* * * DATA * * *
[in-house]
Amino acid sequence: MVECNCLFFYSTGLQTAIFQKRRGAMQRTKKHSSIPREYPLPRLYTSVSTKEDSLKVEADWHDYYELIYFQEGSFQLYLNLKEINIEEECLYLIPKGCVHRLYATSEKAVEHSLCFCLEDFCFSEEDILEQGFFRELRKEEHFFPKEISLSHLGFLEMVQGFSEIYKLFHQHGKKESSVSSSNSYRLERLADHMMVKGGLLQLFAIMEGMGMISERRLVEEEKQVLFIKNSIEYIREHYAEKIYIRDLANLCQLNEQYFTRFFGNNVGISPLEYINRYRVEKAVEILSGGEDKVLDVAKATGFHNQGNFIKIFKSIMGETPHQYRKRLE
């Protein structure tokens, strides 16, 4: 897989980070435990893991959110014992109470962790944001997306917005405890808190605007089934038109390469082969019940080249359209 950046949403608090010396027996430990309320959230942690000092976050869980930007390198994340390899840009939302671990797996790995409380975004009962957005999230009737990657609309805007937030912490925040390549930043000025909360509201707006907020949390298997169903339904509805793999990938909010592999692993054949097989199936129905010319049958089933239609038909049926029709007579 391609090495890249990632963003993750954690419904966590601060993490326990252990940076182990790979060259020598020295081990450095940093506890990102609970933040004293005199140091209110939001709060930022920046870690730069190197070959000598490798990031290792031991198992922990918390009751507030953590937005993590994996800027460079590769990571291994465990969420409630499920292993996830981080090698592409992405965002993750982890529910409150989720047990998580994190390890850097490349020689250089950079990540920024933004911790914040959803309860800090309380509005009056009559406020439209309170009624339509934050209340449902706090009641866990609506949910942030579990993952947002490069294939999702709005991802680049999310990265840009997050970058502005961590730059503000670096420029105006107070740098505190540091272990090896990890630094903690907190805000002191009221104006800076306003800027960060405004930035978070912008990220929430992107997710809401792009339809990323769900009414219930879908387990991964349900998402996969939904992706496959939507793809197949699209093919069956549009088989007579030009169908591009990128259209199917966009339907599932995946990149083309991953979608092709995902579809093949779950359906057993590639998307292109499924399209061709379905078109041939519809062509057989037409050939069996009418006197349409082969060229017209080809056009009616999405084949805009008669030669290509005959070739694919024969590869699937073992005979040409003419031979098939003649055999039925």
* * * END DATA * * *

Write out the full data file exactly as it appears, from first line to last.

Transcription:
[in-house]
Amino acid sequence: MVECNCLFFYSTGLQTAIFQKRRGAMQRTKKHSSIPREYPLPRLYTSVSTKEDSLKVEADWHDYYELIYFQEGSFQLYLNLKEINIEEECLYLIPKGCVHRLYATSEKAVEHSLCFCLEDFCFSEEDILEQGFFRELRKEEHFFPKEISLSHLGFLEMVQGFSEIYKLFHQHGKKESSVSSSNSYRLERLADHMMVKGGLLQLFAIMEGMGMISERRLVEEEKQVLFIKNSIEYIREHYAEKIYIRDLANLCQLNEQYFTRFFGNNVGISPLEYINRYRVEKAVEILSGGEDKVLDVAKATGFHNQGNFIKIFKSIMGETPHQYRKRLE
């Protein structure tokens, strides 16, 4: 897989980070435990893991959110014992109470962790944001997306917005405890808190605007089934038109390469082969019940080249359209 950046949403608090010396027996430990309320959230942690000092976050869980930007390198994340390899840009939302671990797996790995409380975004009962957005999230009737990657609309805007937030912490925040390549930043000025909360509201707006907020949390298997169903339904509805793999990938909010592999692993054949097989199936129905010319049958089933239609038909049926029709007579 391609090495890249990632963003993750954690419904966590601060993490326990252990940076182990790979060259020598020295081990450095940093506890990102609970933040004293005199140091209110939001709060930022920046870690730069190197070959000598490798990031290792031991198992922990918390009751507030953590937005993590994996800027460079590769990571291994465990969420409630499920292993996830981080090698592409992405965002993750982890529910409150989720047990998580994190390890850097490349020689250089950079990540920024933004911790914040959803309860800090309380509005009056009559406020439209309170009624339509934050209340449902706090009641866990609506949910942030579990993952947002490069294939999702709005991802680049999310990265840009997050970058502005961590730059503000670096420029105006107070740098505190540091272990090896990890630094903690907190805000002191009221104006800076306003800027960060405004930035978070912008990220929430992107997710809401792009339809990323769900009414219930879908387990991964349900998402996969939904992706496959939507793809197949699209093919069956549009088989007579030009169908591009990128259209199917966009339907599932995946990149083309991953979608092709995902579809093949779950359906057993590639998307292109499924399209061709379905078109041939519809062509057989037409050939069996009418006197349409082969060229017209080809056009009616999405084949805009008669030669290509005959070739694919024969590869699937073992005979040409003419031979098939003649055999039925």